I stumbled across this article today and it highlights the three reasons we lose motivation: lack of confidence, focus and direction. Personally, I found the best way to overcome all of these is to write. Every week I come up with massive to-do lists separated into days, classes, want to’s and have to’s - then I prioritize it. Then throughout the week I proceed to add and subtract tasks.
Here’s why it works, and why it addresses the three main reasons we lose creativity:
Lack of direction: Lists lay out everything that you need to get accomplished, if you have it written down in front of you and prioritized it’s easier to get the momentum you need.
Lack of focus: adding in the want-to’s and prioritizing from most important to least important lay’s out what you want to do. I know you’re smart enough to pepper all of your want-to’s throughout the have-to’s. This will break up the monotony and will keep you pushing through the yuck to get to the fun.
Lack of confidence: physically crossing things off your list gives you a sense of accomplishment. Even if you’re just crossing off “make bed” you’ll know you finished something and it’ll be easier to keep applying yourself.
There are plenty of other ways to make sure you maintain focus, direction and confidence and it’s going to be different for everyone. However, physically writing things out and prioritizing them has been proven to help, and It’s helped me get through six months of non-stop work.
There are those times when you’ve been working on the same project for so long that you can’t tell if it makes sense or if you just convinced yourself its good. How do you know you haven’t just gone crazy and your output only makes sense to your fatigued brain? This is an issue I’ve run into a lot these past six months and I certainly don’t have the answer yet, but I have noticed something about my creative dips and peaks that might help.
At the beginning of the semester part of a group project required us to come up with some copy. We had been working for hours and getting a lot done but then we turn to the creative part and I froze. I kept pushing myself to come up with those few words to perfectly encompass the task at hand and it got to the point where I couldn’t even form a full sentence.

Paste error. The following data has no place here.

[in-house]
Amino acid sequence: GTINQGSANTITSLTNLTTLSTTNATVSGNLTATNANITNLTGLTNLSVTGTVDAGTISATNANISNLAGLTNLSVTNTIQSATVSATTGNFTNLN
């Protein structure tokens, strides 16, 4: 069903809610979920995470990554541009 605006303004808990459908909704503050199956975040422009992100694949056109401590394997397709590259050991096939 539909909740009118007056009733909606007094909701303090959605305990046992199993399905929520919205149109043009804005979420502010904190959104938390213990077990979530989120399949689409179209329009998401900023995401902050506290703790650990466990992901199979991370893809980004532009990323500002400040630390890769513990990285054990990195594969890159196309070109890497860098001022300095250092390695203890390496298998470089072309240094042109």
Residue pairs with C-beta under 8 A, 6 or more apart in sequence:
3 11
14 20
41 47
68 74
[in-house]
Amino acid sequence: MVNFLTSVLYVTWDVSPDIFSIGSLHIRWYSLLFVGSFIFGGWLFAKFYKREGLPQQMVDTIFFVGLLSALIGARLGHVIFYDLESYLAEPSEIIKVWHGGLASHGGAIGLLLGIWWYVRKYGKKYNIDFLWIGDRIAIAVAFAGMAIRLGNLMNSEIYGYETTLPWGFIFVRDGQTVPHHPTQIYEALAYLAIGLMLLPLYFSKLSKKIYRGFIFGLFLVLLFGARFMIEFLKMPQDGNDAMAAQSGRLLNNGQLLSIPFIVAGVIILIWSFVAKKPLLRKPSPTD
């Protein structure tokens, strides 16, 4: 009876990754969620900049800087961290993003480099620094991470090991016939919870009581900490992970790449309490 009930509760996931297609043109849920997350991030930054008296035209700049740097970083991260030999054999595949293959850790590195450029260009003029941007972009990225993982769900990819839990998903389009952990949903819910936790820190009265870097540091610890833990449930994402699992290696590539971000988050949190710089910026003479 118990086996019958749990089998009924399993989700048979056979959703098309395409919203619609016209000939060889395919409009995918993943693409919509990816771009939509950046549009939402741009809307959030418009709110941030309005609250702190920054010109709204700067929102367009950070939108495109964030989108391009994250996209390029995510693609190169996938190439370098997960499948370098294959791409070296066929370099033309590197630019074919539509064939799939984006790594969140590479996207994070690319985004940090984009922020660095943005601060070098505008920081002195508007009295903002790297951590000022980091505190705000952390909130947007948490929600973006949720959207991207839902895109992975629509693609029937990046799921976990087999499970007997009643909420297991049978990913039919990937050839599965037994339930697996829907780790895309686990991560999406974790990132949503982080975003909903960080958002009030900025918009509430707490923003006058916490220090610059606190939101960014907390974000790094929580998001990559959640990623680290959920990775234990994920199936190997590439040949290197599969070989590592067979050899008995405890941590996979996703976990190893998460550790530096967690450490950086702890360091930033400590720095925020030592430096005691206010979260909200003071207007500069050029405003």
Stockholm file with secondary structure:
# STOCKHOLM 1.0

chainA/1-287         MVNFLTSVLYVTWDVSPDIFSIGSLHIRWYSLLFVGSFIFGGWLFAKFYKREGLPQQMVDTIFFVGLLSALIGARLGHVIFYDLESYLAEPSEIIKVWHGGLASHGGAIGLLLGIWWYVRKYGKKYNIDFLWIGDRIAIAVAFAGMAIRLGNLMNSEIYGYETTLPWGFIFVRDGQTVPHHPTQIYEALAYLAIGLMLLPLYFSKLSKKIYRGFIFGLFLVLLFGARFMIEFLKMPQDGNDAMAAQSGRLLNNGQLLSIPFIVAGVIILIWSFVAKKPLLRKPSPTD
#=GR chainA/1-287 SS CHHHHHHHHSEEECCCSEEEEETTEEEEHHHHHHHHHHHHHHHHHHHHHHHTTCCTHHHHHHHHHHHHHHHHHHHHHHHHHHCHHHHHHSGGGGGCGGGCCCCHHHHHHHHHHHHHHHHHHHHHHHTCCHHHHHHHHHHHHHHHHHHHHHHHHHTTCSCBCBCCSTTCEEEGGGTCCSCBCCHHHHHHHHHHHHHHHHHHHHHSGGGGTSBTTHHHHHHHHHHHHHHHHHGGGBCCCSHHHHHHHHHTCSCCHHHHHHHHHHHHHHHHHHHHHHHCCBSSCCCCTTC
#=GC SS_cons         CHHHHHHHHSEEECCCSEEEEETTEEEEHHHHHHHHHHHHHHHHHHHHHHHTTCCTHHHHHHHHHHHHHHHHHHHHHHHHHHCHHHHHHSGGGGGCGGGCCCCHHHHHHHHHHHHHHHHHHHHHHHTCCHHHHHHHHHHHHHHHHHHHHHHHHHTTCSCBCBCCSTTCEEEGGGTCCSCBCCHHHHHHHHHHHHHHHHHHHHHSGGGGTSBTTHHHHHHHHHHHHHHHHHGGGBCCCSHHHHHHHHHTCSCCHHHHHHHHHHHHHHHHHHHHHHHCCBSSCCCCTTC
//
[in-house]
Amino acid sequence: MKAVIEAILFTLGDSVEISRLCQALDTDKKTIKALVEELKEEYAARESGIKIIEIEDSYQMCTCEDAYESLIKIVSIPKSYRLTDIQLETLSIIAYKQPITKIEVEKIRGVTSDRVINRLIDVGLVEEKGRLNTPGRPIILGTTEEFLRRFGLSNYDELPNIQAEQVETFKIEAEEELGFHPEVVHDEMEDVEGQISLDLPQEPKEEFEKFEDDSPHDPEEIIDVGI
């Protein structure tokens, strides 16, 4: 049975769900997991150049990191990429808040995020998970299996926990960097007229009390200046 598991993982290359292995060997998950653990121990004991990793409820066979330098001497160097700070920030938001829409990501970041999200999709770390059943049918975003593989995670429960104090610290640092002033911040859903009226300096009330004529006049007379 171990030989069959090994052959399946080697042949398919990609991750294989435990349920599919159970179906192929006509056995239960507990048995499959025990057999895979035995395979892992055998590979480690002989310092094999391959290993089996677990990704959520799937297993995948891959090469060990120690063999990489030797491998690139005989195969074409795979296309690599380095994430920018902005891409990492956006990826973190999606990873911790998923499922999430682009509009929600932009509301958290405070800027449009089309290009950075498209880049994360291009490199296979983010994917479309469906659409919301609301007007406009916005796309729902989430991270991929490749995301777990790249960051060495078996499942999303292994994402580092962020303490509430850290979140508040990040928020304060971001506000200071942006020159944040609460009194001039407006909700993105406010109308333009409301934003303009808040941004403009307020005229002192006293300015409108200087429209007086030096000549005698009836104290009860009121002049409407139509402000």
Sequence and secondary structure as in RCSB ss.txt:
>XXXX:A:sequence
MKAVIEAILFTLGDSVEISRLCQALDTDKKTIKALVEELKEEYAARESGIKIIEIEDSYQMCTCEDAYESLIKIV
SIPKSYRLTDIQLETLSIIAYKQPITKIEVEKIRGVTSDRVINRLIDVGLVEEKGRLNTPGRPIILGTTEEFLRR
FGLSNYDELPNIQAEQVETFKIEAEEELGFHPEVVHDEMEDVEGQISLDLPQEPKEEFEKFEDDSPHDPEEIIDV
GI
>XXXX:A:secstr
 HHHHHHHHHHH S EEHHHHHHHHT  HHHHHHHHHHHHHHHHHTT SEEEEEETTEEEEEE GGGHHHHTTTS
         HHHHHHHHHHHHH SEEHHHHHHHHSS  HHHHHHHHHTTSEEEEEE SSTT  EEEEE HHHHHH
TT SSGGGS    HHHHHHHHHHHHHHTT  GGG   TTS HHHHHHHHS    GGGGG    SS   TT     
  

I went home dejected and frustrated, bought some candy, put sweats on and started re-watching The Office. My intention was to stop thinking and recuperate from that mentally exhausting day. After about an hour of my brain being shut off my thoughts started jumping without any direction or structure. It finally hit me, I came up with the copy and I had never been so excited about four little words.
This pattern kept playing out; my most creative and original work would come to me when I was doing mindless activities, like cleaning, or if I was having a lazy day and not getting much done at all. Then last week my friend pointed out this article to me, which explains why we’re most creative when we’re not productive.
Obviously we can’t just sit around being unproductive all of the time, but it certainly does help if you’re looking for truly creative ideas. My recommendation? Set some time aside every day to be mindless. Instead of forcing your brain to think freely just let it work on its own. The work is in there, but if it’s forced it loses the ingenuity that makes it great.
One thing that has characterized my life lately, besides being young and wild and free, is group projects. My undergrad and graduate educations have both had a major emphasis on group work, so I have had my fair share of working with a billion different people. One thing that’s always a guarantee, money back, is that a leader will emerge.